Brexit Energy: To Be or Not to Be

We all hear about Brexit and the political and economic consequence of the British withdrawal from the EU but only few discuss the consequences on energy in Great Britain.

If there is no deal, the EU rules governing the EU ETS would no longer apply to the UK. The EU ETS limits emissions from more than 11,000 heavy energy-using installations (power stations & industrial plants) as well as airlines operating. Business emissions from 1 January 2019 onwards will no longer be covered by the EU ETS, so UK businesses would no longer need to surrender allowances for these emissions and they will be free to produce CO2 emissions as much as they want to without legal obligations.

In terms of electricity, a no-deal means the end of trade relationship in the same way as nowadays since the UK will not be part of the internal energy market. So the UK will need to register under the Regulation on Energy Market Integrity and Transparency (REMIT) with an EU regulatory authority for the purposes of market monitoring to avoid disruption. The UK will negotiate new alternative trading arrangements in order to provide support to interconnectors engaging with EU Member State authorities. Nevertheless, Orgefm succeeded to make new access rules which would be applied only in the case of no-deal. Yet a temporary tariff regime will be implemented and will apply up until 12 months while undertaking a full consultation on the permanent character. Under this regime, imports into the UK would be eligible for tariff-free access. But in my opinion, it is less likely to happen since the UK will be not a member of the internal energy market anymore. Although there will be difficult trade agreement on electrical import, it does not bother the British government because imports from continental Europe represent 6.6% of the total supply, a tiny part.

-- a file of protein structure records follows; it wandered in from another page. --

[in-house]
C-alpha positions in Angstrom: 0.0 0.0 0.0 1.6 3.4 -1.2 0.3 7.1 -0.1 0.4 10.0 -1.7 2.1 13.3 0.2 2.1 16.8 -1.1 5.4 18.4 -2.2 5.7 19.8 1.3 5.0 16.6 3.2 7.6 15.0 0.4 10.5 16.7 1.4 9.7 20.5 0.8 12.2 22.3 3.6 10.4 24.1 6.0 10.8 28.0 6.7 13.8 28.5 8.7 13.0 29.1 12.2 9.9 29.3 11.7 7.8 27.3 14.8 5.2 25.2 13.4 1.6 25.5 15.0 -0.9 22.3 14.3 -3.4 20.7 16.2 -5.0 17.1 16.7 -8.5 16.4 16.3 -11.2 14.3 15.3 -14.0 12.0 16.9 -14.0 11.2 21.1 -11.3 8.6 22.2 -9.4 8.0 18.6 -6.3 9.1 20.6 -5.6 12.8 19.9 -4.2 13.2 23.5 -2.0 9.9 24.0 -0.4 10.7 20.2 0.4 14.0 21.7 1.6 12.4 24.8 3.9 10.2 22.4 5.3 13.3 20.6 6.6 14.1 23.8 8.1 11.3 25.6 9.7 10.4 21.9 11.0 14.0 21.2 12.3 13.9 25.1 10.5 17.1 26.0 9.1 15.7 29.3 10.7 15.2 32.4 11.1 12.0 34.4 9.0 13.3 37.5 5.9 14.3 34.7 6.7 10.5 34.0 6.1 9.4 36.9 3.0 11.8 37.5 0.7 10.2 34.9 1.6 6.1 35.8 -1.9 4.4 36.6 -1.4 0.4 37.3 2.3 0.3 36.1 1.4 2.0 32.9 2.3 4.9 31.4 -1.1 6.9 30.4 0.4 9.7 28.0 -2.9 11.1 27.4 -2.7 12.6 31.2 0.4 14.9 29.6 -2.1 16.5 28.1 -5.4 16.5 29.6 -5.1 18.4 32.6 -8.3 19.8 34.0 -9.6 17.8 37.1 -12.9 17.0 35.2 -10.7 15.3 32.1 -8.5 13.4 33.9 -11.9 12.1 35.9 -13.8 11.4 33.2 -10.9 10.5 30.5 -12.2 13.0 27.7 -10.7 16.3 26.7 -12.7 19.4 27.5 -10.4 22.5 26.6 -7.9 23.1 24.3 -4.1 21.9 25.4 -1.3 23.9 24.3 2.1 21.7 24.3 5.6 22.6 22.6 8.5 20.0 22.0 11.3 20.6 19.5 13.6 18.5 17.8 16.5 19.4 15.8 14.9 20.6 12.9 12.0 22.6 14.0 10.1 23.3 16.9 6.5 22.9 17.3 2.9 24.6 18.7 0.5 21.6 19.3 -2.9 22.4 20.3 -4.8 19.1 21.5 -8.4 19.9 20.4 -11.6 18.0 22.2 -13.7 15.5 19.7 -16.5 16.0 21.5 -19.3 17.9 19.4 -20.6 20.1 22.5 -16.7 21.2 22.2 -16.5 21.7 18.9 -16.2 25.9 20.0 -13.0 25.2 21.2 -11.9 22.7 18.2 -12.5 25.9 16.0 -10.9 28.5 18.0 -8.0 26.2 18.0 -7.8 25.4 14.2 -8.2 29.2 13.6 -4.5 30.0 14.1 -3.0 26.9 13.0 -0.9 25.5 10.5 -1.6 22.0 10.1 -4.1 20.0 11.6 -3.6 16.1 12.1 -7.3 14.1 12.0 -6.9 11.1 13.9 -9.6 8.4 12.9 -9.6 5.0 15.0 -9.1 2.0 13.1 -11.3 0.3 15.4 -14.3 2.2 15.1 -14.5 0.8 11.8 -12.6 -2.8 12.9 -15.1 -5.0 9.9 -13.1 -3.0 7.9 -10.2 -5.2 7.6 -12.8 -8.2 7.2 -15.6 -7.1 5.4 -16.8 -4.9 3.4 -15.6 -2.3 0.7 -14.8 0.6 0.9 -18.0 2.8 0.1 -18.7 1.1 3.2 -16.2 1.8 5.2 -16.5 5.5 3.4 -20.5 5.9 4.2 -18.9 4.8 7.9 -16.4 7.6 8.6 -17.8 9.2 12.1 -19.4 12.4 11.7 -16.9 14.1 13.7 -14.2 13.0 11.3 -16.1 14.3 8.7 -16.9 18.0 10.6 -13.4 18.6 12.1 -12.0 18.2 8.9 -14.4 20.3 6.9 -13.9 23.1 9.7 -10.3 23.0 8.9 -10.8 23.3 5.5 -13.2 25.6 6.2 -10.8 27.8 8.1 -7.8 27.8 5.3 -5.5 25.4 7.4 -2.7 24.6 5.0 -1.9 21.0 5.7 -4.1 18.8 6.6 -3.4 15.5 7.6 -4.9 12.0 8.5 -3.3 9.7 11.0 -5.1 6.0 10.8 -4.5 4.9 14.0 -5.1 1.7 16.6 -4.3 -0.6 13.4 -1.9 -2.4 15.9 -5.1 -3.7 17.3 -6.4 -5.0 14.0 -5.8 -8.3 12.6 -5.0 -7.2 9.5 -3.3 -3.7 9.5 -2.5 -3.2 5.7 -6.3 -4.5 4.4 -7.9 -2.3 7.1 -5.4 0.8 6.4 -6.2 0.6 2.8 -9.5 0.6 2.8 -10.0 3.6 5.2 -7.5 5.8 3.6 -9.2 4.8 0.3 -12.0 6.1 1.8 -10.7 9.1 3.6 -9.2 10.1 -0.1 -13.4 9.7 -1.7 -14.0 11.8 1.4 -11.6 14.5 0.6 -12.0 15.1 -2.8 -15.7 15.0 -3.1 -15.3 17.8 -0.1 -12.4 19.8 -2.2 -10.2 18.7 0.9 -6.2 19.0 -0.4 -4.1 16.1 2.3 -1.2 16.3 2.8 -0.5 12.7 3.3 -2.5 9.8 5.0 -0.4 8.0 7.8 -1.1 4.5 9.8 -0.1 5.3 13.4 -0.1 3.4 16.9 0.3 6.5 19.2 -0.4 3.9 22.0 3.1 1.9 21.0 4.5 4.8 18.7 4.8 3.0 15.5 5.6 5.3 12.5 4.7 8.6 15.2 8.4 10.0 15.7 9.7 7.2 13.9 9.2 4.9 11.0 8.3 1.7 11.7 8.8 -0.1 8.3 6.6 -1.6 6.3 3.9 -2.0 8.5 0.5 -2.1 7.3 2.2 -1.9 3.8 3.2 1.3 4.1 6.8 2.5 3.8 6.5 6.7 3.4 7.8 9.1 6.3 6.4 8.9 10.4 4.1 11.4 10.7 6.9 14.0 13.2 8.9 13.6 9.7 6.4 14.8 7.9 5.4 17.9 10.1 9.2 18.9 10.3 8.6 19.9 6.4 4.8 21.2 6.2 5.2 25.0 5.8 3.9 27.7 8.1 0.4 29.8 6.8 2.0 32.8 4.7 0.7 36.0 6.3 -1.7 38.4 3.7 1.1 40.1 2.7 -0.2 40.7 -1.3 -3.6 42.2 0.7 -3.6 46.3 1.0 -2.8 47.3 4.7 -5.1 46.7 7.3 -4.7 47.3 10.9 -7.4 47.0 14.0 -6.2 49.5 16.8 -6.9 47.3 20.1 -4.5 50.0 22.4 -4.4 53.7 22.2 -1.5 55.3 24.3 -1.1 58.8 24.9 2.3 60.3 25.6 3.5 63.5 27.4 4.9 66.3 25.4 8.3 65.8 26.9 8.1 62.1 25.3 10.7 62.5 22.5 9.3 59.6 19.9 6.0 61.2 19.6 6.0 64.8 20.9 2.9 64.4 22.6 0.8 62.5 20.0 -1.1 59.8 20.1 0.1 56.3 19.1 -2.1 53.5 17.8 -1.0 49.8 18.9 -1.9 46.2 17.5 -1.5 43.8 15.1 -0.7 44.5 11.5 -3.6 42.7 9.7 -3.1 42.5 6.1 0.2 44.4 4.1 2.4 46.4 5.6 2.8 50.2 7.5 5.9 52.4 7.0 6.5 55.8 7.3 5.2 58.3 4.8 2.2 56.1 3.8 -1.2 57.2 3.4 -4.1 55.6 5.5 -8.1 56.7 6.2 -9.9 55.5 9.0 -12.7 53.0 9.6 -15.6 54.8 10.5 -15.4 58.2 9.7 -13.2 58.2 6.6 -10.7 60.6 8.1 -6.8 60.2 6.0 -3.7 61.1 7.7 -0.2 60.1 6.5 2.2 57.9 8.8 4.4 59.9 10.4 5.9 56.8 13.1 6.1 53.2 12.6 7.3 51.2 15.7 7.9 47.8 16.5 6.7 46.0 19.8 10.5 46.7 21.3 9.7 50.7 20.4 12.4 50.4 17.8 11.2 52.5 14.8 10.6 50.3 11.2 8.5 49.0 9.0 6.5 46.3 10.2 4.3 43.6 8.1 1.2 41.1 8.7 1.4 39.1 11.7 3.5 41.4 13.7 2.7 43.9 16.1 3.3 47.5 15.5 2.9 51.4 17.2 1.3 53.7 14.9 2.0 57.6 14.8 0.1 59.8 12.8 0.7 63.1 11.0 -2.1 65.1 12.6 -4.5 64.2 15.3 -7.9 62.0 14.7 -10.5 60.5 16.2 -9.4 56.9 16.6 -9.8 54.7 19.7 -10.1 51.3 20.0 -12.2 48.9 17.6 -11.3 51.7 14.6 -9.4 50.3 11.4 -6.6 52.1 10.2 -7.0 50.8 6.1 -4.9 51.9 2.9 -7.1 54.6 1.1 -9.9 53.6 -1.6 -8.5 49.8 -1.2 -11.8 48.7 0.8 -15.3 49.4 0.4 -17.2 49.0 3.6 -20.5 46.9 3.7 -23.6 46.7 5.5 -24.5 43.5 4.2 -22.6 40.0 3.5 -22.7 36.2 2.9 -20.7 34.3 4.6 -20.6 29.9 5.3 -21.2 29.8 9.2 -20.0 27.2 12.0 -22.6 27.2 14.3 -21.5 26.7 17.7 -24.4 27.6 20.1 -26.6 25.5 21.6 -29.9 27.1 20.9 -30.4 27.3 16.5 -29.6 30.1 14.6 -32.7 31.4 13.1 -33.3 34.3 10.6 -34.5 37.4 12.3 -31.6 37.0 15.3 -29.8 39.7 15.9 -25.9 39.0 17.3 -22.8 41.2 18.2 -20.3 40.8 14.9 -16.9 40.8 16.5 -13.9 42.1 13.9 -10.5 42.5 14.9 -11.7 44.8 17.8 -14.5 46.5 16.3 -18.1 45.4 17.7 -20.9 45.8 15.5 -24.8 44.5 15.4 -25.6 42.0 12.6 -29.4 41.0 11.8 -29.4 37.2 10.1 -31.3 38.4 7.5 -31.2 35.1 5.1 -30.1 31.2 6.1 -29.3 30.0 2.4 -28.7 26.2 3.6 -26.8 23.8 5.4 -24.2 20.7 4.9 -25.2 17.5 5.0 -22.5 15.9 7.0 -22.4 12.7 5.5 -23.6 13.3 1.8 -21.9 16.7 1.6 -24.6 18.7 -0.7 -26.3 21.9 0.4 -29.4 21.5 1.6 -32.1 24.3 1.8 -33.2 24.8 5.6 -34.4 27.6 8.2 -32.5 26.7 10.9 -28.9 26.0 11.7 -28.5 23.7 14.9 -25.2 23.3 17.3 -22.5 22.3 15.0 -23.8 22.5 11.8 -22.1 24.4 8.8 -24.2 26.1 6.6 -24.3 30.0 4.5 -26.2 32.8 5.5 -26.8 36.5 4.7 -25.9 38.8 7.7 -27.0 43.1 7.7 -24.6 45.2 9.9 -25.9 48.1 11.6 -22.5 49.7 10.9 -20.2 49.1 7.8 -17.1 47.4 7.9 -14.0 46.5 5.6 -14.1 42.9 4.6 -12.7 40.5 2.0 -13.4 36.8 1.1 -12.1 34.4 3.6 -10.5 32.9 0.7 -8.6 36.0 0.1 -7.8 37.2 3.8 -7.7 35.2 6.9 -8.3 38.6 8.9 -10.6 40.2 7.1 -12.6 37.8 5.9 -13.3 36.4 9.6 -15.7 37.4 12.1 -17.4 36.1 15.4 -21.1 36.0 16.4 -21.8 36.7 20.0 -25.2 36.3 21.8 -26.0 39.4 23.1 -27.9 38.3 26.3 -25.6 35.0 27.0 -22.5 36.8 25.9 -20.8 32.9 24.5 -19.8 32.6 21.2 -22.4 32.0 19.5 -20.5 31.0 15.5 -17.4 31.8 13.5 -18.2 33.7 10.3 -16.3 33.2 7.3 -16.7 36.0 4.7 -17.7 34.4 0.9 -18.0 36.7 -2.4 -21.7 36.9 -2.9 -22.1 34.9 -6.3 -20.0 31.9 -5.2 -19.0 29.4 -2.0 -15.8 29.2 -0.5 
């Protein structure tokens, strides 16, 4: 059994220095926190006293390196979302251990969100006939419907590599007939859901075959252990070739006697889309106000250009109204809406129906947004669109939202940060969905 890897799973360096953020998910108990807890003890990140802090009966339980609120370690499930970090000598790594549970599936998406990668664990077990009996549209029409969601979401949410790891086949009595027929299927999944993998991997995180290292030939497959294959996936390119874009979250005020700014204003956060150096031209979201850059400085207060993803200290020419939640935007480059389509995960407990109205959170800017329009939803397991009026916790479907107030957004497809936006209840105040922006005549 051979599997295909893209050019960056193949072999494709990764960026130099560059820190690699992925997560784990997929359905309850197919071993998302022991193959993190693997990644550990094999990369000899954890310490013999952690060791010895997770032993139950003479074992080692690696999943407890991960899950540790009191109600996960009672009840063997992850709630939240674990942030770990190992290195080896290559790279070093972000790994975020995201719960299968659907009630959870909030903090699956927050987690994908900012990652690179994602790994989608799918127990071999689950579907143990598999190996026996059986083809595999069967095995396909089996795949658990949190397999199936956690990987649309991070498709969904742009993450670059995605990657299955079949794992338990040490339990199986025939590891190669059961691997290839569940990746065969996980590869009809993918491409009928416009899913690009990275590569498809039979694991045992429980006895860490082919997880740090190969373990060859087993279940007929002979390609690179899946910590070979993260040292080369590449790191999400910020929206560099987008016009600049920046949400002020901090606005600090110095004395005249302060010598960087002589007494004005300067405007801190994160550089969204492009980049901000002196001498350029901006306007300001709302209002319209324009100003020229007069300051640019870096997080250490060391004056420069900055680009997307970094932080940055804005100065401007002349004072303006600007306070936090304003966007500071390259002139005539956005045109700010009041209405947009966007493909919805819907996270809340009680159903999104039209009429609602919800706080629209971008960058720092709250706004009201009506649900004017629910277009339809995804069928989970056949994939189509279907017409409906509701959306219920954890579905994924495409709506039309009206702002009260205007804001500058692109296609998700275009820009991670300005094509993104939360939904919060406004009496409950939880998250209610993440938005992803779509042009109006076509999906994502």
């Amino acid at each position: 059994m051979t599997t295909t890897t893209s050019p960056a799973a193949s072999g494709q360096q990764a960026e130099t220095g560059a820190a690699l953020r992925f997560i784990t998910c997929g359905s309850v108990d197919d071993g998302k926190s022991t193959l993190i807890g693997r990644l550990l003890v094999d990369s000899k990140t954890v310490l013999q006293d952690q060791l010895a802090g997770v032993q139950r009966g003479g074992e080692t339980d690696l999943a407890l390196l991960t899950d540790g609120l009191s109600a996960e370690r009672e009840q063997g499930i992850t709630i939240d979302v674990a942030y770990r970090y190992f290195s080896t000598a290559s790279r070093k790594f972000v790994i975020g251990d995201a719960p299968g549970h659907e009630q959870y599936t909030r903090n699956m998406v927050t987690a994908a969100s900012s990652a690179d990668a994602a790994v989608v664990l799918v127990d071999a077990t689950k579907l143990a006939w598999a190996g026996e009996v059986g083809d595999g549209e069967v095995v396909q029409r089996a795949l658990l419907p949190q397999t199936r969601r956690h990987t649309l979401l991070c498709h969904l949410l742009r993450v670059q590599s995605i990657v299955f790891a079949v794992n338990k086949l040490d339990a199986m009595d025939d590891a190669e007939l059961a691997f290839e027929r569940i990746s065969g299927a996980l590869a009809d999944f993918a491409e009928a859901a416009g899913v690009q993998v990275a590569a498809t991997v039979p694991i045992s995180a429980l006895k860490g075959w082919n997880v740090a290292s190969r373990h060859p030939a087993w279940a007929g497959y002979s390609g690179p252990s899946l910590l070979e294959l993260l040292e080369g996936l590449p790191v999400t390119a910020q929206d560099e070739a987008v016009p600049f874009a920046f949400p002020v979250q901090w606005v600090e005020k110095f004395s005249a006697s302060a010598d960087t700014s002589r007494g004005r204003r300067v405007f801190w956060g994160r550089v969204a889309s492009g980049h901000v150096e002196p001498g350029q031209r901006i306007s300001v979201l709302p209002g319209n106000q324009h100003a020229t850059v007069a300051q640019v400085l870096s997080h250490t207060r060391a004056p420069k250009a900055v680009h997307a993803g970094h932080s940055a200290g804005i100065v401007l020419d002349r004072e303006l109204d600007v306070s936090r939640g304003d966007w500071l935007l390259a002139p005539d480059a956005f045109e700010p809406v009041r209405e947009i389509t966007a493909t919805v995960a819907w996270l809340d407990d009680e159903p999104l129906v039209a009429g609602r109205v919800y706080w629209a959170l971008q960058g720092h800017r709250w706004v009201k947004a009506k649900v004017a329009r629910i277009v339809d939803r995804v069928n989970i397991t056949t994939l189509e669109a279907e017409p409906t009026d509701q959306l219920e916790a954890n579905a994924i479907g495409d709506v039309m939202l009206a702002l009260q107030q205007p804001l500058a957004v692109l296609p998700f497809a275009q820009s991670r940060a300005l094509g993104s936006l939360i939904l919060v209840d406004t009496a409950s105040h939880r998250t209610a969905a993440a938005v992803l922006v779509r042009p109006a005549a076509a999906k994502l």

And what about oil and natural gas? According to the UK Petroleum industry association, a no-deal will not endanger national refineries a lot. Great Britain imports 12% of its gas from the EU so for this association it does not seem irreplaceable even if trading could be less efficient. But exports are not secure. All UK-based natural gas shippers will lose the right to supply the French market, creating possible shortages and higher prices if no alternative arrangements.

The British oil industry could encounter some trouble, especially in exports to Asia. Korea is a major buyer of UK oil because of its free-trade agreement with the EU. The UK is less likely to replace this deal in case of no-deal. Furthermore, purchasing tickets from the EU will be needed to trade. Short-run consequences are not a big deal but they could worsen in the long-run.

The UK should advocate for a soft Brexit in terms of energy, especially in electricity and gas. Despite its desire for broad cooperation, the details remain fuzzy as well as the whole Brexit affair, especially in the energy single-market. Furthermore, the UK is increasingly turning towards nuclear development with Canada, Australia, and the US: is it the rise of a new nuclear-based energy policy caused by Brexit? Is it the Nuclear Energy Brexit?

Léa Gaudillière



Photo by John Cameron on Unsplash

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